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Following is a theorem from Sanjeev Arora and Boaz Barak I am unable to prove :

If $\textsf{EXP} \subseteq \textsf{P/poly}$ then $\textsf{EXP} = \Sigma^p_2$.

The previous similar theorem was

If $\textsf{NP} \subseteq \textsf{P/poly}$ then $\textsf{PH}=\Sigma_2^p$.

The second theorem was easy to prove as $\textsf{NP}=\Sigma_1^p$. But $\textsf{EXP}$ does not have such characteristic. How do I prove the first theorem. Any hints?

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The more classical statement is that if $\textsf{EXP} \subseteq \textsf{P/poly}$ then $\textsf{EXP} = \textsf{MA}$, due to Babai, Fortnow and Lund. Impagliazzo, Kabanets and Wigderson showed that $\textsf{NEXP} \subseteq \textsf{P/poly}$ iff $\textsf{NEXP} = \textsf{MA}$. See lecture notes of Bogdanov for proof sketches.

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There is a more 'elementary' proof of the problem that doesn't involve the polynomial-encoding/self-correction ideas of BFL. The result appears in the original Karp-Lipton paper and is credited to Meyer. The way I think of it is like this:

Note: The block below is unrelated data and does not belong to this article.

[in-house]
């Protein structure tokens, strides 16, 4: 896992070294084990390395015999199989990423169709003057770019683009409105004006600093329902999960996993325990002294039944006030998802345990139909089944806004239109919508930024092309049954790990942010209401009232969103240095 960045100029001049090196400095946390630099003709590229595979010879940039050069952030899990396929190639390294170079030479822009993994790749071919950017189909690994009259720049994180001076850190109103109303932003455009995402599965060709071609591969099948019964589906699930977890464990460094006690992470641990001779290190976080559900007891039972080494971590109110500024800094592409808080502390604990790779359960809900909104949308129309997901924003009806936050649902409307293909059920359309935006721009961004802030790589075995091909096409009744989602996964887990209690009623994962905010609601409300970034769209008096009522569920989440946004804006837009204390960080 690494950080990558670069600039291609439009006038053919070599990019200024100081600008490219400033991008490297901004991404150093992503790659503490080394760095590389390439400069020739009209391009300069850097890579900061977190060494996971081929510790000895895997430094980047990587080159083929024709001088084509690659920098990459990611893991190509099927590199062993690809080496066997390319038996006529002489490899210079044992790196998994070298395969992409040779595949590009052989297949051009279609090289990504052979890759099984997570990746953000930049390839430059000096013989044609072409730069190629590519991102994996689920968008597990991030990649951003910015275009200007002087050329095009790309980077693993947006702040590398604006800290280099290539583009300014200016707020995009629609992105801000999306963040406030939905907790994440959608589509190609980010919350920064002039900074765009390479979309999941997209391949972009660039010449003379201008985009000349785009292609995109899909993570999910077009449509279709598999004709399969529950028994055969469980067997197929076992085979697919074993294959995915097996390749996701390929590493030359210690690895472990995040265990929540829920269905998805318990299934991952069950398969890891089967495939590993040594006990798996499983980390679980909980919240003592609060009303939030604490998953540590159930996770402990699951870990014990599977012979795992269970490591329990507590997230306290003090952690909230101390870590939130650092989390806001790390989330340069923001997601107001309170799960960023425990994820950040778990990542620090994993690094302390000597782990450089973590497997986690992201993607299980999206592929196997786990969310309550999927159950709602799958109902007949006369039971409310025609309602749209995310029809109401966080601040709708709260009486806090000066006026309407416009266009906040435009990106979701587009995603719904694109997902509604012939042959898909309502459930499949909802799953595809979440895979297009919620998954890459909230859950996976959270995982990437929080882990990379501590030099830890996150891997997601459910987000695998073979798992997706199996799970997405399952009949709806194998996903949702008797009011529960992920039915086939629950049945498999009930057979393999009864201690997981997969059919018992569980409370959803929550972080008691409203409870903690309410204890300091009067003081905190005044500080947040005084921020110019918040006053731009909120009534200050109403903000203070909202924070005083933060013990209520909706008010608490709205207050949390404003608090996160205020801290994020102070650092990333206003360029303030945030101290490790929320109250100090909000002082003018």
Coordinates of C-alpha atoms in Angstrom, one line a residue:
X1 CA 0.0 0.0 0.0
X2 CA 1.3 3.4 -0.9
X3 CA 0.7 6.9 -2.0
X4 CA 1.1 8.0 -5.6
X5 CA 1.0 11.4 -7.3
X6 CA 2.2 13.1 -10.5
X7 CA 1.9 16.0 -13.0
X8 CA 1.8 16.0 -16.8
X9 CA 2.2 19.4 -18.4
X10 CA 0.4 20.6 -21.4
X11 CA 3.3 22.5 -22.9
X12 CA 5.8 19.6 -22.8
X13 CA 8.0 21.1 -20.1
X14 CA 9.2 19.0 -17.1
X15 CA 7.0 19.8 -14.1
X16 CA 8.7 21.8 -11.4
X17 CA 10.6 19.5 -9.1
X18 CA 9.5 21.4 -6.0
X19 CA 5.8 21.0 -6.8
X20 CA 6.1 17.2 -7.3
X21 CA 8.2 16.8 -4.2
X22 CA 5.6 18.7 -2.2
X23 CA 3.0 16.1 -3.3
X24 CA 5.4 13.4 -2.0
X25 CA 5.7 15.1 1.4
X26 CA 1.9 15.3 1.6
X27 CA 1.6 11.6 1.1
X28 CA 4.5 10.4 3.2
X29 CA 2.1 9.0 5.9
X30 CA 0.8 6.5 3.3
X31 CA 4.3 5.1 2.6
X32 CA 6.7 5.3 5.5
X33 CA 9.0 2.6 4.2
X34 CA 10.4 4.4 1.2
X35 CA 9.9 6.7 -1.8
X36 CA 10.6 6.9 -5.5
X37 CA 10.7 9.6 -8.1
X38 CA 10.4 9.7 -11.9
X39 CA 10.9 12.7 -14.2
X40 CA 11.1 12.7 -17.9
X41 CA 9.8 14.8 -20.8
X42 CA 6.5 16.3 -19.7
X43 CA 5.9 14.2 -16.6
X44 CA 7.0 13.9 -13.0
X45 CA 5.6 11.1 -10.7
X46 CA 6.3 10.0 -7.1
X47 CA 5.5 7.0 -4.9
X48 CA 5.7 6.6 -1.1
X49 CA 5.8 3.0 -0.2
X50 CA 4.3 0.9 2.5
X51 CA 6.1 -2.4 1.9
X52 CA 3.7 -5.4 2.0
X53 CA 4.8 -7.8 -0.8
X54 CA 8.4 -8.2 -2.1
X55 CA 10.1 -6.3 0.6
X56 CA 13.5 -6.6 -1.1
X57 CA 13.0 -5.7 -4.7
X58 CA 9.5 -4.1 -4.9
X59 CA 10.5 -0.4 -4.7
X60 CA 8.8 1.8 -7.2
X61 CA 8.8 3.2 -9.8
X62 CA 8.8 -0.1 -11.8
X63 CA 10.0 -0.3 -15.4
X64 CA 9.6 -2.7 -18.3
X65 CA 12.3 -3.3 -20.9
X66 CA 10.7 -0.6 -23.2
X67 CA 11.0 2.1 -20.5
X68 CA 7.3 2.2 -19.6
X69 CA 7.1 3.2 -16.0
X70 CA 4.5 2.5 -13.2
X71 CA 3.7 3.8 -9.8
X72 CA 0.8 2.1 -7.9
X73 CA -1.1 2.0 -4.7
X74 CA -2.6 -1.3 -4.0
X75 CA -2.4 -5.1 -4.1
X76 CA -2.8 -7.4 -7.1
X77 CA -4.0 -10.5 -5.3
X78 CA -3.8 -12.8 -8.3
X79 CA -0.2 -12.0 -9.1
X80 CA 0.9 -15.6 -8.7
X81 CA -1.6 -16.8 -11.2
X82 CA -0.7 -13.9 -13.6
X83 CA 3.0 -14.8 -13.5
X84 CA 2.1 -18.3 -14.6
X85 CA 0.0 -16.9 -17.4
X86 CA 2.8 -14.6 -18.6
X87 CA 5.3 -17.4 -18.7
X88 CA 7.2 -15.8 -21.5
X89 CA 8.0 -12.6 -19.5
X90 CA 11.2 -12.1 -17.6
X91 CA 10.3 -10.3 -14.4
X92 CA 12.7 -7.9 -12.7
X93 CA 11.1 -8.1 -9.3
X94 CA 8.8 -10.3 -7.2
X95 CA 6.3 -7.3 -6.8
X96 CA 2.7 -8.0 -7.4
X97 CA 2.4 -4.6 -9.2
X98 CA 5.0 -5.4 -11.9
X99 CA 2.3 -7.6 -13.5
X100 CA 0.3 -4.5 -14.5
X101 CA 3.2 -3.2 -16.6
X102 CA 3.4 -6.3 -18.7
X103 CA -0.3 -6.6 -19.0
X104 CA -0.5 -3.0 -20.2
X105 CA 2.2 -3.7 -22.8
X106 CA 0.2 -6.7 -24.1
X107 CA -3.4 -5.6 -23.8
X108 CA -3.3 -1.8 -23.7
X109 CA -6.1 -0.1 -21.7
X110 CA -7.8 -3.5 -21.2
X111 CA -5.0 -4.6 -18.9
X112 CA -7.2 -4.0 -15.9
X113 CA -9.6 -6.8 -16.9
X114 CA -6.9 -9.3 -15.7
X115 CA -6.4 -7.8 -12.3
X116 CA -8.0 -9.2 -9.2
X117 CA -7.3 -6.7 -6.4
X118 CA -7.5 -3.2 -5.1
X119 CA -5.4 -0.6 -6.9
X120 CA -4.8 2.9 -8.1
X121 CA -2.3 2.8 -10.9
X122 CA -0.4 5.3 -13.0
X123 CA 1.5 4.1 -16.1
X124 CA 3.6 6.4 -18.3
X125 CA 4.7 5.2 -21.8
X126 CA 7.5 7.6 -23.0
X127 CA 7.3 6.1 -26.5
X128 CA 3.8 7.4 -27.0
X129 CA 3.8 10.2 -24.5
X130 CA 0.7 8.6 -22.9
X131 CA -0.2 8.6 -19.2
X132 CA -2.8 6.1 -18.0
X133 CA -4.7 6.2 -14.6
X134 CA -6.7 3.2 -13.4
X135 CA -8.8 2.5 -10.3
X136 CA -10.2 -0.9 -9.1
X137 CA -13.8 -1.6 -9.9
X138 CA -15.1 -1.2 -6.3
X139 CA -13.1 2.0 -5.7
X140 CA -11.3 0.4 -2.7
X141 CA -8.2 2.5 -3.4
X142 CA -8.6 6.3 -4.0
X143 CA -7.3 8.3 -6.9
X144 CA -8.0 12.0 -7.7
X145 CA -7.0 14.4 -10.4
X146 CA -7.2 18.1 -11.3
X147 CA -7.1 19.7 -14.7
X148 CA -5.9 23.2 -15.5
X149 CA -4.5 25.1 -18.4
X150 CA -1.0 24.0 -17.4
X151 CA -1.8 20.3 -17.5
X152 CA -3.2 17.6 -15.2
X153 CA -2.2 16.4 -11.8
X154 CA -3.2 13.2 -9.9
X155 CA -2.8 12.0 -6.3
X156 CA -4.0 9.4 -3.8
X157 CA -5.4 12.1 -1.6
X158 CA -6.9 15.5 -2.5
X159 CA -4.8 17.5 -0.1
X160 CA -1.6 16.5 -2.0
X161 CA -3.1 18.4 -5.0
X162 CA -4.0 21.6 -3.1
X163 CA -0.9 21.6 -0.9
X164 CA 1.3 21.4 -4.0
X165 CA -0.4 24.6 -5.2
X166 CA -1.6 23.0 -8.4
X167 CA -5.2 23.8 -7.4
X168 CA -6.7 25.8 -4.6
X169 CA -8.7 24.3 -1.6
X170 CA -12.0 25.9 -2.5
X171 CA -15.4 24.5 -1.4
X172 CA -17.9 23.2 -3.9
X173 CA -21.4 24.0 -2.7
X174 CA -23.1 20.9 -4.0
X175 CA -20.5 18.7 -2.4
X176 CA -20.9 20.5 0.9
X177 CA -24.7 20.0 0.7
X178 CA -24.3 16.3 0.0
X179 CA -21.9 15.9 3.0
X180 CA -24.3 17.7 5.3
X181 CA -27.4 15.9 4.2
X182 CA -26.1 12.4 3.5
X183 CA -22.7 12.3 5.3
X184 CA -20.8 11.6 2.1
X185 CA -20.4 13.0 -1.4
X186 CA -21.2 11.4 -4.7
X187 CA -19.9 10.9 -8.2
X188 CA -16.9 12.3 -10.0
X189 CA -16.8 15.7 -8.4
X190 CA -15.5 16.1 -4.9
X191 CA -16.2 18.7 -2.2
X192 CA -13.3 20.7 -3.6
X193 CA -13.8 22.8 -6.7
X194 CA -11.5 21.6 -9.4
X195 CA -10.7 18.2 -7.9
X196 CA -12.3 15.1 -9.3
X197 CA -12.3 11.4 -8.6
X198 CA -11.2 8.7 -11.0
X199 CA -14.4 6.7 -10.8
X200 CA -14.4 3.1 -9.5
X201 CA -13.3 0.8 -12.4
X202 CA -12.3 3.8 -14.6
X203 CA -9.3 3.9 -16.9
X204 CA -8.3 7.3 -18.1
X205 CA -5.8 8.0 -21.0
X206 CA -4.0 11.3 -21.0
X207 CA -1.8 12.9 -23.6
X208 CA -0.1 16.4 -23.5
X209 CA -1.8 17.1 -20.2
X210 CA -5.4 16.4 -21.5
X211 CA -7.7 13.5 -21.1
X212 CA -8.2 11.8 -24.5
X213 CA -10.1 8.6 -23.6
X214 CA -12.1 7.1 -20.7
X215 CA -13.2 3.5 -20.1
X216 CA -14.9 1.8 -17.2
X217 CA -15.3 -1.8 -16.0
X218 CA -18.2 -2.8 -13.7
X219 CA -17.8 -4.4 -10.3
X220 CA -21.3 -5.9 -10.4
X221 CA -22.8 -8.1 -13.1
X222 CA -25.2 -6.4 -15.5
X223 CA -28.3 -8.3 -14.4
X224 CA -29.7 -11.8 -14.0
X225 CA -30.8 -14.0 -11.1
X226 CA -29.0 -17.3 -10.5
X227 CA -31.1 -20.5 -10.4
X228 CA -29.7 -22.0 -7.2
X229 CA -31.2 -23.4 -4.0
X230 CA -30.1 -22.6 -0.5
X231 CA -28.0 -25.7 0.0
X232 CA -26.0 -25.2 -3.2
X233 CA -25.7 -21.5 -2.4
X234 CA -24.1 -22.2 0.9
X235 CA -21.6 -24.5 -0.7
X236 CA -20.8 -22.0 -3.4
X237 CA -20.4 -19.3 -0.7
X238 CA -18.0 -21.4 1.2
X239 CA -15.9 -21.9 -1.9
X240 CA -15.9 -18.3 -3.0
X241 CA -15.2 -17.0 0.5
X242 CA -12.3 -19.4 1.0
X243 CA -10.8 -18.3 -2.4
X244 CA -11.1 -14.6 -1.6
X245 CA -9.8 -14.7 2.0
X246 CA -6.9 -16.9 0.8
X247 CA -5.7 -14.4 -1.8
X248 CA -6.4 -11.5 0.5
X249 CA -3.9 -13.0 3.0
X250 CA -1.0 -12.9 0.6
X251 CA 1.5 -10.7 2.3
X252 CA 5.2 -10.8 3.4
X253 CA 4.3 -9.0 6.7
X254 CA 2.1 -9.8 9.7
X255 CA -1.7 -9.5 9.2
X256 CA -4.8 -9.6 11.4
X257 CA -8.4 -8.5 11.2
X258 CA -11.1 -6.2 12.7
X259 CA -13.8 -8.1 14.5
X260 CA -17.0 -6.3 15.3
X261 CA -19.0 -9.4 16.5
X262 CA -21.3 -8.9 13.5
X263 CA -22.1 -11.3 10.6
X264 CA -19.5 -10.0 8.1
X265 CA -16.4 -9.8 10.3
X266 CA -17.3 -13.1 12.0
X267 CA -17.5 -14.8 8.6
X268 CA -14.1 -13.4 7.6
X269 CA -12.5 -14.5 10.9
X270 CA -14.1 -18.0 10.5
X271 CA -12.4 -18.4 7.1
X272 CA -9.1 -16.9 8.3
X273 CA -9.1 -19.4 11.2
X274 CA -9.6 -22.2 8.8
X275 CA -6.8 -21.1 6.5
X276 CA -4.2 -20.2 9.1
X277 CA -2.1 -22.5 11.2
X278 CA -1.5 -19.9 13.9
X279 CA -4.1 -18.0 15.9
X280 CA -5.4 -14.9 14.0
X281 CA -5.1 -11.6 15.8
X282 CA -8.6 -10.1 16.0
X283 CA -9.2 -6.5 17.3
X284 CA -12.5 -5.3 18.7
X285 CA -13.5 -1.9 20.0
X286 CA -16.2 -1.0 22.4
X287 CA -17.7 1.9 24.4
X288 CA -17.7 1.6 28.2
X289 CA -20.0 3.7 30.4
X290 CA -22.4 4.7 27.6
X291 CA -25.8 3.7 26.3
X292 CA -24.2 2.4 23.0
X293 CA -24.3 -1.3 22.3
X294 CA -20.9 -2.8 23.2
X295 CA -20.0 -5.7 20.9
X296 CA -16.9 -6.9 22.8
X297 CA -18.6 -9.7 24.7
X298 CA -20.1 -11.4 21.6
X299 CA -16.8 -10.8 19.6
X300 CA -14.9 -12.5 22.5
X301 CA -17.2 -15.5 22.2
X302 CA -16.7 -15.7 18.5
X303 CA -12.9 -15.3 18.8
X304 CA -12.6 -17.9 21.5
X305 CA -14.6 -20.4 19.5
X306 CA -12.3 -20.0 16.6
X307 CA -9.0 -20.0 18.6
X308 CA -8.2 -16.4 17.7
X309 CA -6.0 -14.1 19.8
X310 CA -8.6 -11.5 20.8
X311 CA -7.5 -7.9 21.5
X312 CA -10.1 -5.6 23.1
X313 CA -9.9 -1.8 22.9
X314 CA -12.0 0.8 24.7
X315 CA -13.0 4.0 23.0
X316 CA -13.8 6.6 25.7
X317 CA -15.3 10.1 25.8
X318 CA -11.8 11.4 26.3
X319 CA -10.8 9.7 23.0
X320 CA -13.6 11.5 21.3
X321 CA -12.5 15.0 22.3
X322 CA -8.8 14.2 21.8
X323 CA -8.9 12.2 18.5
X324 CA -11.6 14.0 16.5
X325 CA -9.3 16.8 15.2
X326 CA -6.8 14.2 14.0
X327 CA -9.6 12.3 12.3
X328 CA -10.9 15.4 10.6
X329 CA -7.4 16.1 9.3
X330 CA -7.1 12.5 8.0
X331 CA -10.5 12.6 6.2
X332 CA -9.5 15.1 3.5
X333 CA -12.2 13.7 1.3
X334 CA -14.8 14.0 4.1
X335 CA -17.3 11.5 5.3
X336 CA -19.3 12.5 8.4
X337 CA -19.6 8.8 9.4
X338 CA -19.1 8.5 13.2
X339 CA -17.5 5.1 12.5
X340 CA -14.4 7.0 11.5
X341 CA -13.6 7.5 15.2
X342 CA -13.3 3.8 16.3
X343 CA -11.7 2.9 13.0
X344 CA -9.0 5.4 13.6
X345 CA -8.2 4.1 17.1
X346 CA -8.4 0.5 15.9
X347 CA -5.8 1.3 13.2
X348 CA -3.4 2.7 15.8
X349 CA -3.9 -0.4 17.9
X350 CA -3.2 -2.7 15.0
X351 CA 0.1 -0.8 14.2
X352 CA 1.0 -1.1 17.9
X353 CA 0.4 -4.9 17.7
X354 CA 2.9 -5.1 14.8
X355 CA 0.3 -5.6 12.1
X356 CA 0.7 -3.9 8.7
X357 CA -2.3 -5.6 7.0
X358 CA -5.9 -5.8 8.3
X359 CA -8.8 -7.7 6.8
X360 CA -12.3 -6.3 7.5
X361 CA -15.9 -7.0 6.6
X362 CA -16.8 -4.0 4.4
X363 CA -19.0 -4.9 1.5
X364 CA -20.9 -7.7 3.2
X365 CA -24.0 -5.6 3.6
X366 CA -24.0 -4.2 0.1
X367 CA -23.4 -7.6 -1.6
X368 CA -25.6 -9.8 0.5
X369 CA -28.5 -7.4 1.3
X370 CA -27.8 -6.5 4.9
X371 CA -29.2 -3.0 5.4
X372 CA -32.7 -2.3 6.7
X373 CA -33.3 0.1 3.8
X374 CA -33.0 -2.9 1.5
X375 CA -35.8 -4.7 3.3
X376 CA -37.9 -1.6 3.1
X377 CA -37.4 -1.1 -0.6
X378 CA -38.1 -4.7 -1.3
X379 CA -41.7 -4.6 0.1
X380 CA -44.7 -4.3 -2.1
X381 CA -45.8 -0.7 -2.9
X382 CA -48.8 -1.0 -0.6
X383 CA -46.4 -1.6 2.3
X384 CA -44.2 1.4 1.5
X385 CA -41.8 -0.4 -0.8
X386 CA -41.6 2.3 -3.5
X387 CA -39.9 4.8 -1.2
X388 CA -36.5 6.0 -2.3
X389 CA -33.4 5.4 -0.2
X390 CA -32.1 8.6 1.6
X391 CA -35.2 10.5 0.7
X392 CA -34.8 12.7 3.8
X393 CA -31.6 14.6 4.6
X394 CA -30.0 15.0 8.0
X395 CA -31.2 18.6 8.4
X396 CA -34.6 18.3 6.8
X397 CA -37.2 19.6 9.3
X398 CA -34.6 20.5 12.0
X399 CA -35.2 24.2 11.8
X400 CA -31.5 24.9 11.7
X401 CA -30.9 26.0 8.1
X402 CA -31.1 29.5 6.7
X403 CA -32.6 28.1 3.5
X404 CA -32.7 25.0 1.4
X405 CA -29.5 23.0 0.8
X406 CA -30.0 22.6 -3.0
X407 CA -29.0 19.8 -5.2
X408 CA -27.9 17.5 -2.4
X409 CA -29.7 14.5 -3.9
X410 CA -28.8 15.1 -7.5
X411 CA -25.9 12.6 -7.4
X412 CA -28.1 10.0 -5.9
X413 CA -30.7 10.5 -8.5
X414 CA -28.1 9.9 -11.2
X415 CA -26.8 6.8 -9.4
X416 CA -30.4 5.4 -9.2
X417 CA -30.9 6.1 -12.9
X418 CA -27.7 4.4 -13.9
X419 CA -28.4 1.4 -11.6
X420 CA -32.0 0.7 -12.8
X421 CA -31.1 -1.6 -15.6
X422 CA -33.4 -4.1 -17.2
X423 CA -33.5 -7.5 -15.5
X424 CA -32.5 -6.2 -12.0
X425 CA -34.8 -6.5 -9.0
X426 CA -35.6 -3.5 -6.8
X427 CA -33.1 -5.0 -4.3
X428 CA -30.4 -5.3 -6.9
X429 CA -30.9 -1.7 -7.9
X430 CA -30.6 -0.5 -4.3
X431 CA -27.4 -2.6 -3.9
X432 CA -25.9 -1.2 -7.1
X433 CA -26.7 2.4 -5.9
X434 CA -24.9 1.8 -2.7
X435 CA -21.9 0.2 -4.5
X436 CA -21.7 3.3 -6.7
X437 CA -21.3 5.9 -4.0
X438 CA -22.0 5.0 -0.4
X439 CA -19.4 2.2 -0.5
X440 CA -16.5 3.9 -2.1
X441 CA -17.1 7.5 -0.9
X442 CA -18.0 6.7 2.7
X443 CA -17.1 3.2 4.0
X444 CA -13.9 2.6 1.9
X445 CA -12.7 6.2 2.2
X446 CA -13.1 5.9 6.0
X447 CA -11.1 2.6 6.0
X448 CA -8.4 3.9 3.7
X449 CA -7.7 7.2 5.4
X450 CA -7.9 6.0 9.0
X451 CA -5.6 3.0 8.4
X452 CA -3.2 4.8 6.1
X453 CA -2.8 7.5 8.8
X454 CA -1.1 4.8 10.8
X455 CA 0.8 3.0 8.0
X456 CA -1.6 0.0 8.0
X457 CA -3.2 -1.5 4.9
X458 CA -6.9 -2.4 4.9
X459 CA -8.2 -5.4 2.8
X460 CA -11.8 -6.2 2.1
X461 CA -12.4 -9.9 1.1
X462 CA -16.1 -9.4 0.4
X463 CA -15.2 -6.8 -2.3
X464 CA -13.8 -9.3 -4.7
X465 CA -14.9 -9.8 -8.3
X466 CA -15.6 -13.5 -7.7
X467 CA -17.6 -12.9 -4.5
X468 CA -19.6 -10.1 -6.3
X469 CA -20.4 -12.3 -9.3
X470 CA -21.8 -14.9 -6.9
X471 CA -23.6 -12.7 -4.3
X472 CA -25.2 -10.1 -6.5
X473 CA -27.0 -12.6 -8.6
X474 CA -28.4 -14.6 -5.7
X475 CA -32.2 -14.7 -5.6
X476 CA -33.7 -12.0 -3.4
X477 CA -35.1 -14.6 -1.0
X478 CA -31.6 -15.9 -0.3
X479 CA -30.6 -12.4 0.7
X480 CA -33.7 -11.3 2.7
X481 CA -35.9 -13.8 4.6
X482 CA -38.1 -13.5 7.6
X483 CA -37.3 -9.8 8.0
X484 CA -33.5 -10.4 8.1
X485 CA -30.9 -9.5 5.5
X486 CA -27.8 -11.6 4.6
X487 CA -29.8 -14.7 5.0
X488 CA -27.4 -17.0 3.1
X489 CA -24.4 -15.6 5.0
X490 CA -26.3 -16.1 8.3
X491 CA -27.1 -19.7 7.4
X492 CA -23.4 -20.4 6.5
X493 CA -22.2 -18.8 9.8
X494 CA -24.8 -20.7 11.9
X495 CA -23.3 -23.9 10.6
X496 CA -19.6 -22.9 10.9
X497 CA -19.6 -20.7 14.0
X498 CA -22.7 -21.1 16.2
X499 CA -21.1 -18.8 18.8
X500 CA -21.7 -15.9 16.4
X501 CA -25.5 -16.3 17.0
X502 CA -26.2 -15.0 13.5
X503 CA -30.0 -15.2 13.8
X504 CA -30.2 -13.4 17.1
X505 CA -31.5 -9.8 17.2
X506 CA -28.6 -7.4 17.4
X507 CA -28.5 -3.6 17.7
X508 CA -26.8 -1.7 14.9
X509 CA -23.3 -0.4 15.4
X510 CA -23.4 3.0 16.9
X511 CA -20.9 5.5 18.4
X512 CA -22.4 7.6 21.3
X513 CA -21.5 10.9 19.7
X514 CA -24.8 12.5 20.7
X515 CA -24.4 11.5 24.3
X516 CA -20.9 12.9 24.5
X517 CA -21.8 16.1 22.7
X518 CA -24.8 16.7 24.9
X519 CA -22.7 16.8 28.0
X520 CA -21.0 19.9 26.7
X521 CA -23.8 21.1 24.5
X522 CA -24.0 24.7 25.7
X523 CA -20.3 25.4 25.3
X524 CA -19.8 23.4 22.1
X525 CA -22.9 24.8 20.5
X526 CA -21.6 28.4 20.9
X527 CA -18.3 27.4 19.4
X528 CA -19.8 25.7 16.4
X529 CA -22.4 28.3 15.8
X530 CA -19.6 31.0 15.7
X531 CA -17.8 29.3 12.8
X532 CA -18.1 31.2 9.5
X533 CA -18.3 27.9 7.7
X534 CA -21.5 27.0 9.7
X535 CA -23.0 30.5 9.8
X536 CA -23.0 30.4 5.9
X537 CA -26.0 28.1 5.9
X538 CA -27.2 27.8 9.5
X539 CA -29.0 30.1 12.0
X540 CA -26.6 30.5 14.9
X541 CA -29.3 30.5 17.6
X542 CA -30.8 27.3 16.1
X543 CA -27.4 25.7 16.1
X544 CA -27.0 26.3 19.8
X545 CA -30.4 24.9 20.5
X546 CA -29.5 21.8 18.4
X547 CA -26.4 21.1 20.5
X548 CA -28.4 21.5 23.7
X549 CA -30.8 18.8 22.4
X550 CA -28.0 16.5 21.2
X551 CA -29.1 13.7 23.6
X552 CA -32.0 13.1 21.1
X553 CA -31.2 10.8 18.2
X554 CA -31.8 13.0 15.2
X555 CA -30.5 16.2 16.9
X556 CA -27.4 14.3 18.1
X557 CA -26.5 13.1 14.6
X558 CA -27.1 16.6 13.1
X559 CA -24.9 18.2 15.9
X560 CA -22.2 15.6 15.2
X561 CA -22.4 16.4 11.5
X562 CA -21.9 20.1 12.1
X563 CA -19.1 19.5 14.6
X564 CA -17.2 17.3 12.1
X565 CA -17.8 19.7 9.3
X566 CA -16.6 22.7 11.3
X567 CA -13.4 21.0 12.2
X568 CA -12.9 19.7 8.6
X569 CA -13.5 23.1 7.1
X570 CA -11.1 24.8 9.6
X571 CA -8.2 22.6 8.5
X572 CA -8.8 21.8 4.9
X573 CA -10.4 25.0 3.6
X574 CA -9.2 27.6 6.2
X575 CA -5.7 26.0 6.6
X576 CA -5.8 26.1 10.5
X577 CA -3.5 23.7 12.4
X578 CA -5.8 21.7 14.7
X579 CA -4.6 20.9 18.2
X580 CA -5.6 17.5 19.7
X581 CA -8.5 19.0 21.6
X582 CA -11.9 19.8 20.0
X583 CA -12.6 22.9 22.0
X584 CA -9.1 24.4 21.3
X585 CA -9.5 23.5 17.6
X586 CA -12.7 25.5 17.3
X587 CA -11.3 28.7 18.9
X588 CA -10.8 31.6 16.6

Step 1: Show that EXP in P/poly implies EXP = PSPACE. Hints: Show that if M is an EXP-machine, the entries of the computation tableau of M(x) are computable from x in EXP. Conclude that they're computable in P/poly. Now in PSPACE, try all circuits, and check that all entries of the tableau are locally correct.

Step 2: Show that PSPACE in P/poly implies PSPACE = Sigma_2. Hints: Similarly, the tableau-contents-function of a PSPACE machine is in PSPACE, hence in P/poly. Now in Sigma_2, you can nondeterministically guess a circuit supposedly computing the tableau, and then conondeterministically verify its correctness.

Step 3: Combine Steps 2 and 3 together.

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